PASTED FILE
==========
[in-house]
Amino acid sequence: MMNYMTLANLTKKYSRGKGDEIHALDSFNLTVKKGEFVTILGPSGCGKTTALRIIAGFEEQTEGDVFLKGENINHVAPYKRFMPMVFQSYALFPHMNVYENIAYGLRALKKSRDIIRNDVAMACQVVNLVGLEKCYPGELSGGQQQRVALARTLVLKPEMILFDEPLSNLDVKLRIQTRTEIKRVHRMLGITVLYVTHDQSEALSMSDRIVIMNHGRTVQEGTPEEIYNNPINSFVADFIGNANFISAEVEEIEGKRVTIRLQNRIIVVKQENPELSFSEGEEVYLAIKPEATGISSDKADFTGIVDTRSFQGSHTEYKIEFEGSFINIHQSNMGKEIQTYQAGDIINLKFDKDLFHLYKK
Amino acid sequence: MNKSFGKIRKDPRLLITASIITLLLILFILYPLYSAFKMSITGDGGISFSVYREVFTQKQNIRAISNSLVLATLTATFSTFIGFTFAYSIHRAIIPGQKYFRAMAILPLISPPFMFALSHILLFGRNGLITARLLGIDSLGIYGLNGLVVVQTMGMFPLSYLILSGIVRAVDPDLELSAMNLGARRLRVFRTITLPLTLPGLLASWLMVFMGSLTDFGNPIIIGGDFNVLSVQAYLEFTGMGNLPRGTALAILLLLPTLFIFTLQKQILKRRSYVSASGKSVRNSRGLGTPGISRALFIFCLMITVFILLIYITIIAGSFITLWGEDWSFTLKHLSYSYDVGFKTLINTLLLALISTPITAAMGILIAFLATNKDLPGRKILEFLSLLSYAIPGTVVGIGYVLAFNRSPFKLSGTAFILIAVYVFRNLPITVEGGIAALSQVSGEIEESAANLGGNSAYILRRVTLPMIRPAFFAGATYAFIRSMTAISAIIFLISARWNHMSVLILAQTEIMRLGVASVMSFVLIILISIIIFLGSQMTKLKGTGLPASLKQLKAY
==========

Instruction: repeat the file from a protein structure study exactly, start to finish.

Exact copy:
[in-house]
Amino acid sequence: MMNYMTLANLTKKYSRGKGDEIHALDSFNLTVKKGEFVTILGPSGCGKTTALRIIAGFEEQTEGDVFLKGENINHVAPYKRFMPMVFQSYALFPHMNVYENIAYGLRALKKSRDIIRNDVAMACQVVNLVGLEKCYPGELSGGQQQRVALARTLVLKPEMILFDEPLSNLDVKLRIQTRTEIKRVHRMLGITVLYVTHDQSEALSMSDRIVIMNHGRTVQEGTPEEIYNNPINSFVADFIGNANFISAEVEEIEGKRVTIRLQNRIIVVKQENPELSFSEGEEVYLAIKPEATGISSDKADFTGIVDTRSFQGSHTEYKIEFEGSFINIHQSNMGKEIQTYQAGDIINLKFDKDLFHLYKK
Amino acid sequence: MNKSFGKIRKDPRLLITASIITLLLILFILYPLYSAFKMSITGDGGISFSVYREVFTQKQNIRAISNSLVLATLTATFSTFIGFTFAYSIHRAIIPGQKYFRAMAILPLISPPFMFALSHILLFGRNGLITARLLGIDSLGIYGLNGLVVVQTMGMFPLSYLILSGIVRAVDPDLELSAMNLGARRLRVFRTITLPLTLPGLLASWLMVFMGSLTDFGNPIIIGGDFNVLSVQAYLEFTGMGNLPRGTALAILLLLPTLFIFTLQKQILKRRSYVSASGKSVRNSRGLGTPGISRALFIFCLMITVFILLIYITIIAGSFITLWGEDWSFTLKHLSYSYDVGFKTLINTLLLALISTPITAAMGILIAFLATNKDLPGRKILEFLSLLSYAIPGTVVGIGYVLAFNRSPFKLSGTAFILIAVYVFRNLPITVEGGIAALSQVSGEIEESAANLGGNSAYILRRVTLPMIRPAFFAGATYAFIRSMTAISAIIFLISARWNHMSVLILAQTEIMRLGVASVMSFVLIILISIIIFLGSQMTKLKGTGLPASLKQLKAY